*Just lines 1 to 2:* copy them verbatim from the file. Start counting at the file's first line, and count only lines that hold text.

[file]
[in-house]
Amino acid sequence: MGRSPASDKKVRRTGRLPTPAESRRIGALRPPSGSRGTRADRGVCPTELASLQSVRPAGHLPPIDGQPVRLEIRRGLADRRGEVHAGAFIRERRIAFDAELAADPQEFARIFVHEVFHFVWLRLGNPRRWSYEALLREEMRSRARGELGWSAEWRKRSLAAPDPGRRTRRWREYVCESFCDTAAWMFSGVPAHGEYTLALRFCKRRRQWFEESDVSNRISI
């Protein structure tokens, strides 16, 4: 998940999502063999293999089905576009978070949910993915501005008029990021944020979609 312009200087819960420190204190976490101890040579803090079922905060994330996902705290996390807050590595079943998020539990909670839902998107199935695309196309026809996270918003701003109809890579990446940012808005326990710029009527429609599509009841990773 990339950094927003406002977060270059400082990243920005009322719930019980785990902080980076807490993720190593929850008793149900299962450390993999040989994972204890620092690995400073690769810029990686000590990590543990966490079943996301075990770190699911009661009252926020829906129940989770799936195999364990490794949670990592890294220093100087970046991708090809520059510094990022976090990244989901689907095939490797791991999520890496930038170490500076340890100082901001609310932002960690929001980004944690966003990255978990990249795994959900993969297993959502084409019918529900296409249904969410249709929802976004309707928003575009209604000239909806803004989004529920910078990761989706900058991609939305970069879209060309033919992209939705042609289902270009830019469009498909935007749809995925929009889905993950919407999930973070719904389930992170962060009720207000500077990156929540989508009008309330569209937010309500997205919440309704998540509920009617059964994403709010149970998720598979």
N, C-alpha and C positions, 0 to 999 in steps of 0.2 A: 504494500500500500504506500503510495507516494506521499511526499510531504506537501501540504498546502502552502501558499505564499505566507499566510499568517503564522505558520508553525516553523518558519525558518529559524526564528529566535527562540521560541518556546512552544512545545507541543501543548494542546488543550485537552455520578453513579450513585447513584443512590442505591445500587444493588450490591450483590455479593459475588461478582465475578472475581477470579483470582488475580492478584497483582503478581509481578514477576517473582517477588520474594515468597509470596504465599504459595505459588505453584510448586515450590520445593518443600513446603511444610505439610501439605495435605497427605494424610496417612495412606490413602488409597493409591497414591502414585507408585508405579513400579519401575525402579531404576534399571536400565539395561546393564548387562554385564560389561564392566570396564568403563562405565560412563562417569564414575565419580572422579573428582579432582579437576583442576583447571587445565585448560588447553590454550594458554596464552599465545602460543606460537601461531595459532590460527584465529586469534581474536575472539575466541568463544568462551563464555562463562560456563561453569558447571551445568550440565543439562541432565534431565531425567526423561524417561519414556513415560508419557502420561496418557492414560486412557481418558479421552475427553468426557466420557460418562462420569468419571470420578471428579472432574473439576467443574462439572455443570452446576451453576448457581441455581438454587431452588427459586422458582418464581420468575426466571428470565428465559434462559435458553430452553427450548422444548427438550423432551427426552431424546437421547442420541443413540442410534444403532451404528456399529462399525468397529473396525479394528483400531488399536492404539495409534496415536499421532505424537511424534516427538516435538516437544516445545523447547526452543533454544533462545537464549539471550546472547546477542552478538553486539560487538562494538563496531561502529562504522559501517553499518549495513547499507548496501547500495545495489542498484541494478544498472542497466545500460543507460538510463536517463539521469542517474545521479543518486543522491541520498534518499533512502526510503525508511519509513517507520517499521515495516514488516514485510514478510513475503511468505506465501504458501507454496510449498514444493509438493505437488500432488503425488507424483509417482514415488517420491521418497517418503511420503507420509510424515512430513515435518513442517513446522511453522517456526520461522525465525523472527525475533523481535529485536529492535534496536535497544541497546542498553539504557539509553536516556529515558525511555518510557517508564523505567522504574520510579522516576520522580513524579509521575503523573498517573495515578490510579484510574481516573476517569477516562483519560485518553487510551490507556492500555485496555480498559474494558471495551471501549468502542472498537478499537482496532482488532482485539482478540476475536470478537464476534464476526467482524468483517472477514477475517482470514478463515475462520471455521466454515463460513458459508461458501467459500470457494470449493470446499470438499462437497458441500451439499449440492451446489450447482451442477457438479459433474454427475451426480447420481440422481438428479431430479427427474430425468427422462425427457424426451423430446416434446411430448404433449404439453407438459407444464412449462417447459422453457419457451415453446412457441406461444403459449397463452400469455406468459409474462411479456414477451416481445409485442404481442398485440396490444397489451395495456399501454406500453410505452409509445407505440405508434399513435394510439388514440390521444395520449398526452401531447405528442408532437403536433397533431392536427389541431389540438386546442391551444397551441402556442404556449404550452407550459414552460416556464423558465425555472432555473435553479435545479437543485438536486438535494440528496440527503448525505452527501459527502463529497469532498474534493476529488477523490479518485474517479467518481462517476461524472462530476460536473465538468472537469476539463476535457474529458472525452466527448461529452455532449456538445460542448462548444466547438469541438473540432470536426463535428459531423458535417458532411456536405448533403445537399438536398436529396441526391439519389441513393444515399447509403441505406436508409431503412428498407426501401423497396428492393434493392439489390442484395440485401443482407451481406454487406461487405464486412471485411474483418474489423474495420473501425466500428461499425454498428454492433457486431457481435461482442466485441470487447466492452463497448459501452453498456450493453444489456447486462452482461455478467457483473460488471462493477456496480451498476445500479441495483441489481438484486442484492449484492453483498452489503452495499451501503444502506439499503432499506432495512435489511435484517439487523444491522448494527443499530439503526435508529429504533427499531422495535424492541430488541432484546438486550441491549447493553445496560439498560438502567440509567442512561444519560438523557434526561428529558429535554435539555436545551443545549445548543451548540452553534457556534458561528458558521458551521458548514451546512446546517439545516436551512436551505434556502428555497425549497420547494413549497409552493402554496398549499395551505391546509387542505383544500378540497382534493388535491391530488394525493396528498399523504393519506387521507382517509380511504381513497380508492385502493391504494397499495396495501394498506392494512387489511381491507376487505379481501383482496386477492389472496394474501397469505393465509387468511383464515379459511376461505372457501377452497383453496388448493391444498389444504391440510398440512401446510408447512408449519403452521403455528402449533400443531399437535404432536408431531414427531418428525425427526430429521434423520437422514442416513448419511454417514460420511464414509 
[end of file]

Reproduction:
[in-house]
Amino acid sequence: MGRSPASDKKVRRTGRLPTPAESRRIGALRPPSGSRGTRADRGVCPTELASLQSVRPAGHLPPIDGQPVRLEIRRGLADRRGEVHAGAFIRERRIAFDAELAADPQEFARIFVHEVFHFVWLRLGNPRRWSYEALLREEMRSRARGELGWSAEWRKRSLAAPDPGRRTRRWREYVCESFCDTAAWMFSGVPAHGEYTLALRFCKRRRQWFEESDVSNRISI